Kathleen Neuzil, MD, MPH, FIDSA, Professor of Medicine and Pediatrics, is Director of the Center for Vaccine Development and Global Health. Dr. Neuzil is one of the world’s preeminent scientists and advocates in vaccine science and policy. Throughout her career, she has conducted clinical and epidemiologic studies on vaccine-preventable diseases, including work on influenza and rotavirus, that have informed domestic and international vaccine policy.
Dr. Barry is Professor of Medicine in the Center for Vaccine Development and Global Health. She is a molecular microbiologist with over 20 years of experience identifying mechanisms of bacterial pathogenesis using novel model systems and developing vaccines. Her focus has been on the enteric pathogens Shigella and ETEC, which are responsible for significant global diarrheal disease burden. She is committed to training the next generation of biomedical scientists and leads a team that includes graduate students and postdoctoral fellows.
Dr. Kotloff is Professor of Pediatrics and a pediatric infectious disease specialist. She has served as Principal Investigator on some of the largest projects related to child health and mortality prevention. Her research covers respiratory diseases such as pneumonia as well as research into enteric diseases such as rotavirus, Shigella, cholera and typhoid. Dr. Kotloff’s research has been instrumental in helping to set prevention policy including a strong footing for vaccine development and distribution in low-resource global settings.
Dr. Laufer is Professor of Pediatrics and a pediatric infectious diseases specialist with over 15 years of experience in conducting epidemiological and translational research with a focus of translating scientific discovery into clinically relevant strategies to improve the health of people living in malaria-endemic countries. Much of her work has focused on maternal immunization as well as drug-resistance. Dr. Laufer leads a team of dynamic and world-renowned researchers who work towards accelerating malaria elimination.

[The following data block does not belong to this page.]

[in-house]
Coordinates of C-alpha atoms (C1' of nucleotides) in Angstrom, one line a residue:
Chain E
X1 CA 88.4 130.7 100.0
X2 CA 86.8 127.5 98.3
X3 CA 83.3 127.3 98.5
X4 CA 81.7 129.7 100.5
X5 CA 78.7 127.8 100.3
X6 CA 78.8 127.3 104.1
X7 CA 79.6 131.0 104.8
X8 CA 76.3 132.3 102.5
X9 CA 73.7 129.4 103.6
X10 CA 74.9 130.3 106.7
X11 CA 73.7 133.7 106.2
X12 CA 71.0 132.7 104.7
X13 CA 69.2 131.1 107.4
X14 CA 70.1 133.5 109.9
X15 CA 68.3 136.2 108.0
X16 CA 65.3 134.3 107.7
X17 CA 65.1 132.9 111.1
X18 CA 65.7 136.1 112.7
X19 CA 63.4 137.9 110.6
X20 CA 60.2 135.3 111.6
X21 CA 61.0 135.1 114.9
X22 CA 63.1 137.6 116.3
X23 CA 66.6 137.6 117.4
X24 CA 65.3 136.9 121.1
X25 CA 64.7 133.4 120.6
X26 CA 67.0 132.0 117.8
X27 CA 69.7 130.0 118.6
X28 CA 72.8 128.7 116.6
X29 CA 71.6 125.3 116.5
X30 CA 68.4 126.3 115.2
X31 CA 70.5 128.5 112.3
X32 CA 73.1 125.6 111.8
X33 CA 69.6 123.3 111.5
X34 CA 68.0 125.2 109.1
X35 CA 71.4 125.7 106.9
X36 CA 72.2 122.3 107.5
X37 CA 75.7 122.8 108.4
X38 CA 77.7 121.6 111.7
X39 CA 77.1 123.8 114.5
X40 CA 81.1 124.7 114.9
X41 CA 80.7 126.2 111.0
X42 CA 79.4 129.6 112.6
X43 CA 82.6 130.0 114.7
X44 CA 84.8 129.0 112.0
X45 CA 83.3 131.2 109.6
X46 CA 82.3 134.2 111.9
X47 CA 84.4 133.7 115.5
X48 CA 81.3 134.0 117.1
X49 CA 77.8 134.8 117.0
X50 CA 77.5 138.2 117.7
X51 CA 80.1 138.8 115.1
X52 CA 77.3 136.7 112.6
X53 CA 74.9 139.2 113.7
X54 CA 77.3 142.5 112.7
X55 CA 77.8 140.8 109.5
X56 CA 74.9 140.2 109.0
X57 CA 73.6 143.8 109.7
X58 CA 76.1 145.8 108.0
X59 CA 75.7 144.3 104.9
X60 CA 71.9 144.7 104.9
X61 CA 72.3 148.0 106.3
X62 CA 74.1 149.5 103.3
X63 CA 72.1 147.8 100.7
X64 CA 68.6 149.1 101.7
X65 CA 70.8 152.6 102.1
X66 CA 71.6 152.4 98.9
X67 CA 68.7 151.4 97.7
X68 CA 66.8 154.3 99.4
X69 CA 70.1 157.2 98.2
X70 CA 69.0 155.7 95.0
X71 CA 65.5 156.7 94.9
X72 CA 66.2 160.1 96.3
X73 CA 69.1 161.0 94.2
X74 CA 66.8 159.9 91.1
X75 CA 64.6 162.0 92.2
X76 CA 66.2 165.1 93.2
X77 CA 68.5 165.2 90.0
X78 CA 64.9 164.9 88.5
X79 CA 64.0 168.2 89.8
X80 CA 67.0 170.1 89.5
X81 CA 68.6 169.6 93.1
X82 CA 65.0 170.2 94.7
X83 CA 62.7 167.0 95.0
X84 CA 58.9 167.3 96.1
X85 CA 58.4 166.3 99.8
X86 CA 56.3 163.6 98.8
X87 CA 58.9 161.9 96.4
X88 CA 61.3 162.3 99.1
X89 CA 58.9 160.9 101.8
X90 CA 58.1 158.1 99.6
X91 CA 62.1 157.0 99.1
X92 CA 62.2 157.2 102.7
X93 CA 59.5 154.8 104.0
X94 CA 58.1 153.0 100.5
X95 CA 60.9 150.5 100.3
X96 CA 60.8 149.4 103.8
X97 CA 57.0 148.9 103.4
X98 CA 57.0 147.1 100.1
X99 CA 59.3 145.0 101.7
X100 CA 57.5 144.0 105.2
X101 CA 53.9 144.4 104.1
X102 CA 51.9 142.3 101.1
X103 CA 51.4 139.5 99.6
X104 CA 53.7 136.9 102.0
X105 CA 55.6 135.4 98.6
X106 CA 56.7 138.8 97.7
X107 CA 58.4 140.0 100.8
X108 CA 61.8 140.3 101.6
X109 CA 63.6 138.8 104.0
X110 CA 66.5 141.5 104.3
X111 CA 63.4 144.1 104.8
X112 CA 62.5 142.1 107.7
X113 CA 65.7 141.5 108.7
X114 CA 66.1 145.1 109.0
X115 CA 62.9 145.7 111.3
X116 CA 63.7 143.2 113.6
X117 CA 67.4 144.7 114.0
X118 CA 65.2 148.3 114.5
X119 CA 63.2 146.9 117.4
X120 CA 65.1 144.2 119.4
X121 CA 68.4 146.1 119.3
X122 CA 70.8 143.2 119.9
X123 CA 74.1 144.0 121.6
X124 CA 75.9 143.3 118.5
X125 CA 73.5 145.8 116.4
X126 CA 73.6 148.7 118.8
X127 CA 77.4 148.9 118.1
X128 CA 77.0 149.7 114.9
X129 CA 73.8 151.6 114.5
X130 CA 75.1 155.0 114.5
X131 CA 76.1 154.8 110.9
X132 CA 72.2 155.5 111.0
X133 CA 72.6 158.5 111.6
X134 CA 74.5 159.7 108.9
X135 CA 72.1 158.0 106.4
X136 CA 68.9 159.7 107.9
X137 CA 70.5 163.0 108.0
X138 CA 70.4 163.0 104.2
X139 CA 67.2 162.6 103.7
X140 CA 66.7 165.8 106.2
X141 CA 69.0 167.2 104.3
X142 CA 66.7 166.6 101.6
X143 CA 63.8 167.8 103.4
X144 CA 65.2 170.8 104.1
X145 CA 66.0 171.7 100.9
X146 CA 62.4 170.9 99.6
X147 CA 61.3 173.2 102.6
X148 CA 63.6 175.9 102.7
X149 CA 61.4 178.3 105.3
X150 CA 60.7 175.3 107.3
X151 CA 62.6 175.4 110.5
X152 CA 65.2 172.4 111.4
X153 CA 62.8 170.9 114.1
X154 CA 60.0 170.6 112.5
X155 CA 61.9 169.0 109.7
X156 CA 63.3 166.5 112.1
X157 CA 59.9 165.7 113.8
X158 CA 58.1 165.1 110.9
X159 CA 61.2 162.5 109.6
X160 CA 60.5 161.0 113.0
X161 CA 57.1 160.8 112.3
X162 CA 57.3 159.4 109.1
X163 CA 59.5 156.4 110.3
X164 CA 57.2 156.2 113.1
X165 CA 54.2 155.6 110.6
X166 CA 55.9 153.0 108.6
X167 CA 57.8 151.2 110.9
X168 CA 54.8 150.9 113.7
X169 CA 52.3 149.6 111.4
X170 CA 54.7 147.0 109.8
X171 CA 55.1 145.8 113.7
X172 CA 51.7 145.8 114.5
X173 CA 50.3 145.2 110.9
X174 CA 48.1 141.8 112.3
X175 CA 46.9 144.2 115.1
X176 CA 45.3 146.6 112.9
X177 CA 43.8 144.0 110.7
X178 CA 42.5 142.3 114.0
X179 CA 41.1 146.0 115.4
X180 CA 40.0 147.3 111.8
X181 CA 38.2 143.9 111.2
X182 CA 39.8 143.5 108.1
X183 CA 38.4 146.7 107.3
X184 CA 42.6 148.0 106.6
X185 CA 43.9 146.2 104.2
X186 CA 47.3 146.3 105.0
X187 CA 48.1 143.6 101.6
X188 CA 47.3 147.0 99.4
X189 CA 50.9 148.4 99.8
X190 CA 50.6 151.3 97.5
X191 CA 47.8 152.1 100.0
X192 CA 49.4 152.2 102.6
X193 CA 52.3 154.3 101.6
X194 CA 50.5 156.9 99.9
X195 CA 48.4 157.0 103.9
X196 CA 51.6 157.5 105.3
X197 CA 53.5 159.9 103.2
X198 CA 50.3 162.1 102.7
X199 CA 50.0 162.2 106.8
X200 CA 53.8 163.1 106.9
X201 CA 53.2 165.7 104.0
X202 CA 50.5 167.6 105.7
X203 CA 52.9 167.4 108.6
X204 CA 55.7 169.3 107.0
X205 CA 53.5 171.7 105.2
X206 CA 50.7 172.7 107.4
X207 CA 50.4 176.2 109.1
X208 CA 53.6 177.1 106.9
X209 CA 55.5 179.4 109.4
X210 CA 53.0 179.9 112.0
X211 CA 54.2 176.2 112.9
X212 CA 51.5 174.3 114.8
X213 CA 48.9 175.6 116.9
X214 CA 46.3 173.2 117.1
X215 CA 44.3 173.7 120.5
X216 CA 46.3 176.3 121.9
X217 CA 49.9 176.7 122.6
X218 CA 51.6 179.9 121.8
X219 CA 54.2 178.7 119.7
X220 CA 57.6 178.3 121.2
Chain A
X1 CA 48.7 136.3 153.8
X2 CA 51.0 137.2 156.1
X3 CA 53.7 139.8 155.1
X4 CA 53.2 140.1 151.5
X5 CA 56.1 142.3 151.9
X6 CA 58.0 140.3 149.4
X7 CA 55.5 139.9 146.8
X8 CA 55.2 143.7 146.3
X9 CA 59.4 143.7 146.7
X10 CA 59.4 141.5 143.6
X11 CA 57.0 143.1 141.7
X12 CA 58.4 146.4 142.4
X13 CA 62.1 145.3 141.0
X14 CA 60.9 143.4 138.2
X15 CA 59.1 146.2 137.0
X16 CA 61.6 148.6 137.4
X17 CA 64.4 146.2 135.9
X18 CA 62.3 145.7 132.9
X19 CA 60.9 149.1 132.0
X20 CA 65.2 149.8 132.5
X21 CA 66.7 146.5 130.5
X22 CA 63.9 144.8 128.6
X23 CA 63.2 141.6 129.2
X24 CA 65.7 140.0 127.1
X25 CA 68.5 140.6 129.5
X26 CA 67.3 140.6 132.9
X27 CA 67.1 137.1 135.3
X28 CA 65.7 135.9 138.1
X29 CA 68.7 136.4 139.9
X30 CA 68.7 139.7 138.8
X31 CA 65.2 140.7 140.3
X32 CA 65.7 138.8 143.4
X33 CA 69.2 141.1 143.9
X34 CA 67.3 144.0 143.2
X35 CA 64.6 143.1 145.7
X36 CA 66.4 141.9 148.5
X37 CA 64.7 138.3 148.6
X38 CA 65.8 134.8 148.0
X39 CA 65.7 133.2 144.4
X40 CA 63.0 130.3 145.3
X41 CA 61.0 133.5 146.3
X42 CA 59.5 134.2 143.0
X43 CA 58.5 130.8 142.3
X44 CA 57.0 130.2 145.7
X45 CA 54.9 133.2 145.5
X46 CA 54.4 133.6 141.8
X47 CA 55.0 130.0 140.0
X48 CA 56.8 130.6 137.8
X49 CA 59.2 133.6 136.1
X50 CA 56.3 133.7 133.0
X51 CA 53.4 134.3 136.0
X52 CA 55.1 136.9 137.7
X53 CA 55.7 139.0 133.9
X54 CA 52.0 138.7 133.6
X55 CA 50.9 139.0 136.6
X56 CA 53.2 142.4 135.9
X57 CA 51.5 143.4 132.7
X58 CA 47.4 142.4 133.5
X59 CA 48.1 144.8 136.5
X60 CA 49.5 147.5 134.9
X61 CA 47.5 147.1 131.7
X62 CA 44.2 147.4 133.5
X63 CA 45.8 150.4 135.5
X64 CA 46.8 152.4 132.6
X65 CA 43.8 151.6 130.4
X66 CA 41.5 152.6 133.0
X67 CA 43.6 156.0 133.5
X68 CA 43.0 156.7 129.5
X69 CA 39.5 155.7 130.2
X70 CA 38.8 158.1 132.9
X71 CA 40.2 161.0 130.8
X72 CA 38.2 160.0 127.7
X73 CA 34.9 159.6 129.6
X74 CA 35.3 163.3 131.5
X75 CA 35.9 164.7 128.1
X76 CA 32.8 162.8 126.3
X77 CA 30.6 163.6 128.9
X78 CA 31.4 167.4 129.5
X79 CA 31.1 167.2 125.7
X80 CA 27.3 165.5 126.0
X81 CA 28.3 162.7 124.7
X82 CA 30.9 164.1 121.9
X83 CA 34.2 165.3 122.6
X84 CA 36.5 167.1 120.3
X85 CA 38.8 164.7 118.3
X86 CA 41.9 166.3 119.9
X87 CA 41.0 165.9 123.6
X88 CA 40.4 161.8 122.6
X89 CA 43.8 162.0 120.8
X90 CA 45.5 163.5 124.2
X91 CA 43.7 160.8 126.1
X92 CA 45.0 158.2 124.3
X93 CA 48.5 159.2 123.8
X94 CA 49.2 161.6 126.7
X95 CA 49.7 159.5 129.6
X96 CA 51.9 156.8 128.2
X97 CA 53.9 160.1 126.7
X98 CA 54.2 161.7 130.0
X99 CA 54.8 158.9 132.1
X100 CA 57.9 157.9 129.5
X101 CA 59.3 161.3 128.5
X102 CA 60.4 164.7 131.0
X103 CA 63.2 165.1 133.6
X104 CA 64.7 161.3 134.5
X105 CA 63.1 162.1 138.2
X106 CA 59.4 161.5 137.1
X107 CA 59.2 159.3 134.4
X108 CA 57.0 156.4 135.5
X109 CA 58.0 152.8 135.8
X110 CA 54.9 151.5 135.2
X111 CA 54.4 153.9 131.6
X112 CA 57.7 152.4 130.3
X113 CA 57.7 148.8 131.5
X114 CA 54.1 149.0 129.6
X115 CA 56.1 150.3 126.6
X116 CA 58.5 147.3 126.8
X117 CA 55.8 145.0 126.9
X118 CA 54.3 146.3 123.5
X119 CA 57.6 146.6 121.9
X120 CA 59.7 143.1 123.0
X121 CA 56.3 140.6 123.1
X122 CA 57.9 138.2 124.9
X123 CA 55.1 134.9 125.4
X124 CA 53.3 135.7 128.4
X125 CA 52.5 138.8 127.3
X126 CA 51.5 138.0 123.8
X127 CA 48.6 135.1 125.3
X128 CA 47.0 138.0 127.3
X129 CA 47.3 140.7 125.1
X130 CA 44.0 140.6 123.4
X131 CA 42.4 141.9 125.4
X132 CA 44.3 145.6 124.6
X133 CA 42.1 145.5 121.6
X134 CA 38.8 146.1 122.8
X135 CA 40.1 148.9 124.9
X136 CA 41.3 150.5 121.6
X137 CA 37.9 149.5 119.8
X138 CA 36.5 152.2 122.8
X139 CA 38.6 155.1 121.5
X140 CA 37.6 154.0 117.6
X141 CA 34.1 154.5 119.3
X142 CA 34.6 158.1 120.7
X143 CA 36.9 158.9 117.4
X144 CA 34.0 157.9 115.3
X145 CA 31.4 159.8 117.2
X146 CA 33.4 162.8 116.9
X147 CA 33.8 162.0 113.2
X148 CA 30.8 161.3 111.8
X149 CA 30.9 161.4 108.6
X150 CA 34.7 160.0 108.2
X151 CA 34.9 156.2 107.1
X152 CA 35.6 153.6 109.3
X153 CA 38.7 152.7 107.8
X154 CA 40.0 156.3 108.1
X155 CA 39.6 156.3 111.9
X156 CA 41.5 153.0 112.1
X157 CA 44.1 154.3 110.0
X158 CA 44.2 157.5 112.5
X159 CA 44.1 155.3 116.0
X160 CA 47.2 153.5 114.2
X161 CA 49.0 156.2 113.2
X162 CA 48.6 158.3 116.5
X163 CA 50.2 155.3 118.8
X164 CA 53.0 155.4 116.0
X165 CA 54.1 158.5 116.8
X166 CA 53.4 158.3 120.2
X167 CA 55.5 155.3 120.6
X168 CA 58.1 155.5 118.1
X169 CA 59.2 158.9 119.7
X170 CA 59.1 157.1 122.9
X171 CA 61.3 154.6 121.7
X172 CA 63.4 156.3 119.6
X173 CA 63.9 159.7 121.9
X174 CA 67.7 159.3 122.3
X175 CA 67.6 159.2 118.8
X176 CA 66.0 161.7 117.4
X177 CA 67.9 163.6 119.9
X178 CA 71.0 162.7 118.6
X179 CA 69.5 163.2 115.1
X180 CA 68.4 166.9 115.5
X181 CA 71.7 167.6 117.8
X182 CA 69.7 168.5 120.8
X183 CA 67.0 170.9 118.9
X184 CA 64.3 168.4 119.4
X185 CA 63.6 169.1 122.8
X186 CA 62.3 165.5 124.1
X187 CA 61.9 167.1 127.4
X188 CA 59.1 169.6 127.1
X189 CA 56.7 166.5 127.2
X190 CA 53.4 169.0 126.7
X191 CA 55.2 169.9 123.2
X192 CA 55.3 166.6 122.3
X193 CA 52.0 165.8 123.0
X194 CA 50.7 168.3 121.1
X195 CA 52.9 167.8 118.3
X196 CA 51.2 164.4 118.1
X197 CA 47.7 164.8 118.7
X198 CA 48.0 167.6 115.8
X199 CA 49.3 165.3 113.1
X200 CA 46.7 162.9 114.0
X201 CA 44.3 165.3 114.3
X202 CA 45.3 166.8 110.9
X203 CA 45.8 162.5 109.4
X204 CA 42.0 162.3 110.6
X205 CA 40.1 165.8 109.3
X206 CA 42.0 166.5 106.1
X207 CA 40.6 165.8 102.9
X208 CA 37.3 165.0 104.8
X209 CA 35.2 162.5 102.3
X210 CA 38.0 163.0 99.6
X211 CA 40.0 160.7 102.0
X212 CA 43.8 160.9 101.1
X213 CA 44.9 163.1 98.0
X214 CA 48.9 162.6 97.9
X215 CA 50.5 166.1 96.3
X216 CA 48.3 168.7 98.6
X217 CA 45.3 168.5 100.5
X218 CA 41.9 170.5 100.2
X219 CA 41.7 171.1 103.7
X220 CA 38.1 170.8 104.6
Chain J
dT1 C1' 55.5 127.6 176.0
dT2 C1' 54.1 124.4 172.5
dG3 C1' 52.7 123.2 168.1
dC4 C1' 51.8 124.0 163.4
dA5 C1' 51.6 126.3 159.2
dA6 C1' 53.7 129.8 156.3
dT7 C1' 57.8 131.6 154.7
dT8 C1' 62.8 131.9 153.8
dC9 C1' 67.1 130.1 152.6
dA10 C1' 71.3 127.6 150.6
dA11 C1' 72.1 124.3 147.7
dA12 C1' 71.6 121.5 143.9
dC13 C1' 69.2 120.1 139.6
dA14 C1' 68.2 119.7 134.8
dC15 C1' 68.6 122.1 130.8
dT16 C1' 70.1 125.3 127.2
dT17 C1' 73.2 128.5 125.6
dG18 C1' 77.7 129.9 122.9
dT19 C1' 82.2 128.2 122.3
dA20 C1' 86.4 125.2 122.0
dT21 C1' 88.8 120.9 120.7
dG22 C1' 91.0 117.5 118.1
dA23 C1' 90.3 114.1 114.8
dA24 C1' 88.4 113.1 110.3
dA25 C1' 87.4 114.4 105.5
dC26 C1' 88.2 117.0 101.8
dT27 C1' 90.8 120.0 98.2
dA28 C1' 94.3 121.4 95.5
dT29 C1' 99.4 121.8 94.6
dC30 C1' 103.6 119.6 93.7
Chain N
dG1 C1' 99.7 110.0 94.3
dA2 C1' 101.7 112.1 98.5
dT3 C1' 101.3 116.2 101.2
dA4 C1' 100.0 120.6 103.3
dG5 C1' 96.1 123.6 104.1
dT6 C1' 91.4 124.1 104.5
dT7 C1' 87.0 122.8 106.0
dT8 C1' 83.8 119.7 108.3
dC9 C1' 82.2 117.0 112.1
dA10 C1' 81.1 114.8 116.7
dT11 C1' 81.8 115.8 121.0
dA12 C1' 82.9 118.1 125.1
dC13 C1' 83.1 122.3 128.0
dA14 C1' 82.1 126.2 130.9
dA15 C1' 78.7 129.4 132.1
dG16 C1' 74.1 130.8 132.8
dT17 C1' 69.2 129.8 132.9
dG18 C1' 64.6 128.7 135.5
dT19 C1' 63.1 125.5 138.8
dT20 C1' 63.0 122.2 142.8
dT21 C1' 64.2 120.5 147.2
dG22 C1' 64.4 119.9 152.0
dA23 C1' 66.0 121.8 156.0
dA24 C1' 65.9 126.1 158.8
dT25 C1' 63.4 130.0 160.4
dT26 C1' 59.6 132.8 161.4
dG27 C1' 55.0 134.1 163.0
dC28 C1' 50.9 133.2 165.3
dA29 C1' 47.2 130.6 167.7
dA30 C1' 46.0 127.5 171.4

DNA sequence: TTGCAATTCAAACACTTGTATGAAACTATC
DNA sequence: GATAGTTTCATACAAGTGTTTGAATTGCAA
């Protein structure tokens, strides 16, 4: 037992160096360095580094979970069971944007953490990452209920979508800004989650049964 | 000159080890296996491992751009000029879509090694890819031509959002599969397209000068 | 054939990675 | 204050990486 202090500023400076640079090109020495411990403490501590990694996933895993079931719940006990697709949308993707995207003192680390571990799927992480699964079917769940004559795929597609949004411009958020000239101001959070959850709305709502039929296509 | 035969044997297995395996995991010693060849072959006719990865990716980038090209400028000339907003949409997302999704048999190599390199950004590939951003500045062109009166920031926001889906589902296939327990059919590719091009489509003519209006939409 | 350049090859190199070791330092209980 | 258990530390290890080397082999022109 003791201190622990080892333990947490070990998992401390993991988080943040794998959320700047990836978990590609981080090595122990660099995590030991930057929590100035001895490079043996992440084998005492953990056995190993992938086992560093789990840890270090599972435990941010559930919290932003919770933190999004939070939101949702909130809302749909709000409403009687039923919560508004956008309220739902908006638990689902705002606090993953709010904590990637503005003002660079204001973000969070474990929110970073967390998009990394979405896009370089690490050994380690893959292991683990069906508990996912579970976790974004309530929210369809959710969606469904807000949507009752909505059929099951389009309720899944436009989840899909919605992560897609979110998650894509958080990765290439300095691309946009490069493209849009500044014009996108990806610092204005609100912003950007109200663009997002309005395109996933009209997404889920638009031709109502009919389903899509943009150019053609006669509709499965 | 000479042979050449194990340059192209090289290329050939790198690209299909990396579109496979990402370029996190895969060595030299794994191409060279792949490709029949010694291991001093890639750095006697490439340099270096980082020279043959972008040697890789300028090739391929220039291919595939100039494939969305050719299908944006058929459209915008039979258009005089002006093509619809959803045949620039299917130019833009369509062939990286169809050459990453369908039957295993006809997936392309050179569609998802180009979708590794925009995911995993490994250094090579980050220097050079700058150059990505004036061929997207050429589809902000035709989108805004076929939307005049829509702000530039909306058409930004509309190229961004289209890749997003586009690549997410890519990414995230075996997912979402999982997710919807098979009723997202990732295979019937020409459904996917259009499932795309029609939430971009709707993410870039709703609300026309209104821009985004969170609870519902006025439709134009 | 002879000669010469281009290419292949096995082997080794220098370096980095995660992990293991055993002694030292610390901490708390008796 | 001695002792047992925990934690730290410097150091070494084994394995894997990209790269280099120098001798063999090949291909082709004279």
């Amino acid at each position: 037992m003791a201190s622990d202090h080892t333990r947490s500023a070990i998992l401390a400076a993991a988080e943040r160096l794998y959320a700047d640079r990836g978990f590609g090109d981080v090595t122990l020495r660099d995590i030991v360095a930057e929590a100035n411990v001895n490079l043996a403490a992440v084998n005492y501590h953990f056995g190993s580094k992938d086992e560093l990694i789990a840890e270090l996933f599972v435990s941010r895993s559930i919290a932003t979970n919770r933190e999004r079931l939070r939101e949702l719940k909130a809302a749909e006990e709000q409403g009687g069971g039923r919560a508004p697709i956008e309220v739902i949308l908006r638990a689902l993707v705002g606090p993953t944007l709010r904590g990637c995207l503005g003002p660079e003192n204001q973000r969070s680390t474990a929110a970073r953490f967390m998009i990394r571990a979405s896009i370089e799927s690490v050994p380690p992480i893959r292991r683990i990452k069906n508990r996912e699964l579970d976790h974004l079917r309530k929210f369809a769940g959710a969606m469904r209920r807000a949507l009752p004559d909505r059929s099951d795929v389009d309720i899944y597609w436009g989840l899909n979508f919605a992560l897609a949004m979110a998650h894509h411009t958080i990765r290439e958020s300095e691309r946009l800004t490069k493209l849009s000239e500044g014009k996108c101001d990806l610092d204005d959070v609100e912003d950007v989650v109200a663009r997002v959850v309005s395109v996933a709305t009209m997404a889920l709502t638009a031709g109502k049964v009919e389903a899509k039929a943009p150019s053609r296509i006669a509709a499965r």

Dr. Sztein is Professor of Pediatrics and Associate Director for Immunologic Studies. He established the Immunology Group to centralize and expand interdisciplinary efforts in translational research, a “bench to bedside” program with the ultimate goal of accelerating vaccine development and usage. He is an accomplished investigator in the area of immunology of infectious diseases and cytokine immunobiology. Dr. Sztein is a recognized international authority in the study of the human host systemic and mucosal immune responses to vaccination (with or without adjuvants) and the identification of immunological mechanisms of protection from infection in human and animal models, particularly in the field of infectious enteric diseases. Projects encompass the study of systemic and gastrointestinal mucosal immune responses in volunteers participating in challenge studies and in vaccine trials of genetically engineered vaccine strains such as attenuated Salmonella Typhi and Shigella (alone or as a carrier of foreign genes), Vibrio cholerae, Enteroaggregative E. coli, Plasmodium falciparum, Salmonella Paratyphi A and B, non-typhoidal Salmonella (NTS), invasive NTS, Dengue virus, Francisella tularensis, influenza, hepatitis and Ebola.
Henry Seifert, MBA
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Khristy Bozylinski-Bulos, MS, MBA
Diane Egorugwu, MPH
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Deborah Ingram, MBA
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Carey Martin, MA, MBA
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Vaccinology, and Infectious Diseases
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